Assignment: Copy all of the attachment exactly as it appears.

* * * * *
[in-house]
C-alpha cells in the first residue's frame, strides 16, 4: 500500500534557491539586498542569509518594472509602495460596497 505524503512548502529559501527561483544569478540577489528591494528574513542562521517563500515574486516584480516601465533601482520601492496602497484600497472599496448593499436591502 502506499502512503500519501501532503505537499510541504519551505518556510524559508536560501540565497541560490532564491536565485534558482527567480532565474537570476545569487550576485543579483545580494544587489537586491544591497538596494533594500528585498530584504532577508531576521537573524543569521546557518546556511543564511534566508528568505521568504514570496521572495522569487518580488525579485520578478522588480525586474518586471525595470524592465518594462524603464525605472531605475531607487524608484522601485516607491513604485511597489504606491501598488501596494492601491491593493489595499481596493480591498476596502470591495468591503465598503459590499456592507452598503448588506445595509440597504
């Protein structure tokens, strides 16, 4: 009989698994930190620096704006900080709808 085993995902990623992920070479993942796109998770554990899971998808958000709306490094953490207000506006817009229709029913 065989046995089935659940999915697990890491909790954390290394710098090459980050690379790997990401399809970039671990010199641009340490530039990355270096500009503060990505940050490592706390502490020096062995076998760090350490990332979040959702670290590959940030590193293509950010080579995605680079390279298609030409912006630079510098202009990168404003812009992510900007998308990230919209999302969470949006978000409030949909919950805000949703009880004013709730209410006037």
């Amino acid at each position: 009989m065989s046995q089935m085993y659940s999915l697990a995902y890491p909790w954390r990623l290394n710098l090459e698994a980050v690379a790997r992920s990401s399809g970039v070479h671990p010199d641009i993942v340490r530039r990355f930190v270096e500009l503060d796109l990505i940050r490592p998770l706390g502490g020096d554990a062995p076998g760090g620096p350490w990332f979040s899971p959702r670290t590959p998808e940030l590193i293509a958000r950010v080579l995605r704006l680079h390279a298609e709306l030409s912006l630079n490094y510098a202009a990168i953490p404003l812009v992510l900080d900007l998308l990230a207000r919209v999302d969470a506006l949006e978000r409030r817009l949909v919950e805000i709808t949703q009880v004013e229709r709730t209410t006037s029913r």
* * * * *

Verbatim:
[in-house]
C-alpha cells in the first residue's frame, strides 16, 4: 500500500534557491539586498542569509518594472509602495460596497 505524503512548502529559501527561483544569478540577489528591494528574513542562521517563500515574486516584480516601465533601482520601492496602497484600497472599496448593499436591502 502506499502512503500519501501532503505537499510541504519551505518556510524559508536560501540565497541560490532564491536565485534558482527567480532565474537570476545569487550576485543579483545580494544587489537586491544591497538596494533594500528585498530584504532577508531576521537573524543569521546557518546556511543564511534566508528568505521568504514570496521572495522569487518580488525579485520578478522588480525586474518586471525595470524592465518594462524603464525605472531605475531607487524608484522601485516607491513604485511597489504606491501598488501596494492601491491593493489595499481596493480591498476596502470591495468591503465598503459590499456592507452598503448588506445595509440597504
């Protein structure tokens, strides 16, 4: 009989698994930190620096704006900080709808 085993995902990623992920070479993942796109998770554990899971998808958000709306490094953490207000506006817009229709029913 065989046995089935659940999915697990890491909790954390290394710098090459980050690379790997990401399809970039671990010199641009340490530039990355270096500009503060990505940050490592706390502490020096062995076998760090350490990332979040959702670290590959940030590193293509950010080579995605680079390279298609030409912006630079510098202009990168404003812009992510900007998308990230919209999302969470949006978000409030949909919950805000949703009880004013709730209410006037």
């Amino acid at each position: 009989m065989s046995q089935m085993y659940s999915l697990a995902y890491p909790w954390r990623l290394n710098l090459e698994a980050v690379a790997r992920s990401s399809g970039v070479h671990p010199d641009i993942v340490r530039r990355f930190v270096e500009l503060d796109l990505i940050r490592p998770l706390g502490g020096d554990a062995p076998g760090g620096p350490w990332f979040s899971p959702r670290t590959p998808e940030l590193i293509a958000r950010v080579l995605r704006l680079h390279a298609e709306l030409s912006l630079n490094y510098a202009a990168i953490p404003l812009v992510l900080d900007l998308l990230a207000r919209v999302d969470a506006l949006e978000r409030r817009l949909v919950e805000i709808t949703q009880v004013e229709r709730t209410t006037s029913r």